Kristina has been working at Stockholm Business School since 2015 but has a background as a doctoral student at Karolinska Institutet.

In her role as accreditation manager at Stockholm Business School, Kristina needs to see patterns, how things are connected and have a helicopter perspective. This way of thinking is the same as in her research.

Kristina Sundberg
Kristina Sundberg with her PhD thesis Educational leadership in health professions education

- I was a coordinator for an evaluation of the curriculum of the undergraduate medical programme at KI in 2009. I supported an expert panel and interviewed lots of teachers and different educational leaders, Kristina tells.

I heard how difficult it was to pedagogically develop the programme and I wanted to investigate it from a research perspective, she continues.

In 2011, Kristina was given the opportunity to do so and started as a postgraduate student at KI. The result is the thesis Educational leadership in health professions education.

 The aim of the thesis was to explore perceptions and experiences of educational leaders (for example course leaders) leading educational change and development in health professions and interprofessional education. The sensitising concepts of the thesis were power and resistance and the thesis hence adopted theoretical power perspectives on educational leadership and employed qualitative approaches within the methodological framework of phenomenology.

Study I (published) explore the experiences of educational leaders leading change and development within an undergraduate medical programme. The educational leaders perceived a lack of authority and status towards their colleagues as a result of an unclear mission, the fact that education had a low level of status at the university as well as a lack of traditional means of power. They also experience meeting resistance towards change and development in the shape of change fatigue, organisational obstacles and conservatism. Their opportunity to use influence towards change and development emerged from a high degree of freedom as well as the creation of so called vicarious legitimacies connected to research or clinical work, instead of education.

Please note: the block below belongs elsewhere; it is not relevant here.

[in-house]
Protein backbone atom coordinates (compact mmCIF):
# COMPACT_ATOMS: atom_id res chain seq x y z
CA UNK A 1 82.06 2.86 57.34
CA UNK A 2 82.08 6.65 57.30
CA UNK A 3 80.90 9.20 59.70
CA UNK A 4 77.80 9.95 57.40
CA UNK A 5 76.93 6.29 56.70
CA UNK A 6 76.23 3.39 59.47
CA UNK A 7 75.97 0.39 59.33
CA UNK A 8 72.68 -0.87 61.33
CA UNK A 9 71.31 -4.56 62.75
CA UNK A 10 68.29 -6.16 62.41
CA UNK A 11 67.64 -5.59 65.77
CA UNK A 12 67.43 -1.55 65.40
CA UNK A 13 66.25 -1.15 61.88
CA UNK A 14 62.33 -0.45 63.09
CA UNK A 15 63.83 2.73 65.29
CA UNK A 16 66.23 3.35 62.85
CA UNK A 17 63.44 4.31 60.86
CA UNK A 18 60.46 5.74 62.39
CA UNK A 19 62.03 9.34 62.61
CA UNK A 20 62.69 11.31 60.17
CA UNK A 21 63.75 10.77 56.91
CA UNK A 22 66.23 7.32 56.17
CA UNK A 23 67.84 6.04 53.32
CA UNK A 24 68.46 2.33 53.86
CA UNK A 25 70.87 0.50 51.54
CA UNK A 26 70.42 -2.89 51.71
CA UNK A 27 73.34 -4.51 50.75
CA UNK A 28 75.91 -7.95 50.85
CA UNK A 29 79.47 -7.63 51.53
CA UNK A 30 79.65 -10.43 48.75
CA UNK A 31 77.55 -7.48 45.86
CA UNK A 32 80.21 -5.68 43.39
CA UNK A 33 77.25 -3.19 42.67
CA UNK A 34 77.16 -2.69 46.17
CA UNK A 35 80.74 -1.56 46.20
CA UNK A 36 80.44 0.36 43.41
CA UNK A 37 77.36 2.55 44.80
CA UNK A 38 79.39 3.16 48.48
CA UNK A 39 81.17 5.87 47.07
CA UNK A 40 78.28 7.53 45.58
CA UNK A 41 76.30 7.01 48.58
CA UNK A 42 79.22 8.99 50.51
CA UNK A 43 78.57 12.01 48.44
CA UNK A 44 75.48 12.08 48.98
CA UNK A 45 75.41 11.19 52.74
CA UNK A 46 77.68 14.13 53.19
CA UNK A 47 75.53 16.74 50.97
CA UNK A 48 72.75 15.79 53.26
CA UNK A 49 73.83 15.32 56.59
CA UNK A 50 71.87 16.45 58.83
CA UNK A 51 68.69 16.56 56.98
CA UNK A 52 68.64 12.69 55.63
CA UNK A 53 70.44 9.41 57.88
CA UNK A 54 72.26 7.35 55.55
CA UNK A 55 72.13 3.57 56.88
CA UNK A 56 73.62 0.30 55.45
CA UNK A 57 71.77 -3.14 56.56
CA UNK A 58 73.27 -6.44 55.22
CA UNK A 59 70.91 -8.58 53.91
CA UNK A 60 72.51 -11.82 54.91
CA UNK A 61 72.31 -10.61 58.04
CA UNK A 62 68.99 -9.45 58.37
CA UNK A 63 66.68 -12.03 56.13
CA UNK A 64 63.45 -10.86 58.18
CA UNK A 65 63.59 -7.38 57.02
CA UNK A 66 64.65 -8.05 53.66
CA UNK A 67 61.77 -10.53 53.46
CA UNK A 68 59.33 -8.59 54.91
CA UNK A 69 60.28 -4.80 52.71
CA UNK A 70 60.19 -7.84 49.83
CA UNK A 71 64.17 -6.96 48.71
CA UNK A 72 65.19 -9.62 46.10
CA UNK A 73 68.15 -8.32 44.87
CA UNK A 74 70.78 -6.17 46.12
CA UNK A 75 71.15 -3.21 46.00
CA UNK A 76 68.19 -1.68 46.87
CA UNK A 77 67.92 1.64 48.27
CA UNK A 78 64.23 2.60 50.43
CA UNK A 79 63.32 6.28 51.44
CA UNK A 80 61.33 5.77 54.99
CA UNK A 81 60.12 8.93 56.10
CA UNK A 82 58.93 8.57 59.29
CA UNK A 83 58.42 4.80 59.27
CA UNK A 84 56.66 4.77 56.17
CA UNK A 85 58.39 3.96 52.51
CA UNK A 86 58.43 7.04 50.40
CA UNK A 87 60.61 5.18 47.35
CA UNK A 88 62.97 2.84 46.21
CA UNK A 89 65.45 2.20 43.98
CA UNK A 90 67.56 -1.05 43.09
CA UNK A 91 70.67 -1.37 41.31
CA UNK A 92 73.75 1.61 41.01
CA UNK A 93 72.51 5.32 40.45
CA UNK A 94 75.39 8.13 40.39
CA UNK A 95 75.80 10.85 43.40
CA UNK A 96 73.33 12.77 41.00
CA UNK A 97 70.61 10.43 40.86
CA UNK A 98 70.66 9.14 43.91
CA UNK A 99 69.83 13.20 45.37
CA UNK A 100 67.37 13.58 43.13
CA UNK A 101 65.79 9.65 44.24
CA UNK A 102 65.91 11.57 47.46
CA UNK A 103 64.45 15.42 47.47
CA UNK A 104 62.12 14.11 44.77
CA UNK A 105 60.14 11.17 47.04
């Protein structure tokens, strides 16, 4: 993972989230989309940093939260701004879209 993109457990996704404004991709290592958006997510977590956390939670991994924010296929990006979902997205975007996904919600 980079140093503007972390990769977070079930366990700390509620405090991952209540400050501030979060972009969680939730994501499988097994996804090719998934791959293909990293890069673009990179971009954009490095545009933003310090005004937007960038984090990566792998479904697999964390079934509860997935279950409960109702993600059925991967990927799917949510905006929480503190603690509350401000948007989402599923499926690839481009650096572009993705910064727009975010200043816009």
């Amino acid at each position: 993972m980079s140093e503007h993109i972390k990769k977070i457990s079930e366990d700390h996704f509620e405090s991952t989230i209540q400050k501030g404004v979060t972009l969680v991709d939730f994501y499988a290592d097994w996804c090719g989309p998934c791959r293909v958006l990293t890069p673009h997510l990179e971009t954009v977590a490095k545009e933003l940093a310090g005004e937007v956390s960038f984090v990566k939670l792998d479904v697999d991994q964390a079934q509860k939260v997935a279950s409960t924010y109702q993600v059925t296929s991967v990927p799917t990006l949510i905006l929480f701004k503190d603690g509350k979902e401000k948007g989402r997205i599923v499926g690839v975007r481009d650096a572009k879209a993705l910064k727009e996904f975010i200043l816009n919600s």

Study II (published) further explore the experiences of educational leaders in undergraduate medical education and their identity formation. The educational leaders expressed an ambiguity towards their identity as educational leaders as a result of both an unclear educational role as well as the perceived difficulties in leading colleagues towards educational change and development. The educational leaders seldom experienced receiving feedback on their work from higher levels of the institution, which in turn lead them to feel that their role was mostly of a symbolic character. However, the status of being an educational leader was confirmed from time to time by other educational leaders as well as colleagues with a special interest in education.

Study III (manuscript) explore the experiences of educational leaders leading change and development within a nursing programme. The educational leaders expressed the means of achieving educational change and development as building relationships with colleagues as well as using the elaborate decision-making structures of the programme. Experiences of resistance towards change were perceived as originating from lack of authority, organisational structures and memories, and intrinsic avoidance of leadership.

Study IV (published) explore interprofessional education (IPE) as an example of educational change and development. A comparison of the definition, rationale and presentation of IPE between educational leaders and official policy documents revealed how underlying differences of meaning attached to IPE can create potential difficulties regarding implementation. Successful implementation postulates transparent and clear senior leadership support within an higher education institution.

Read PhD thesis Educational leadership in health professions education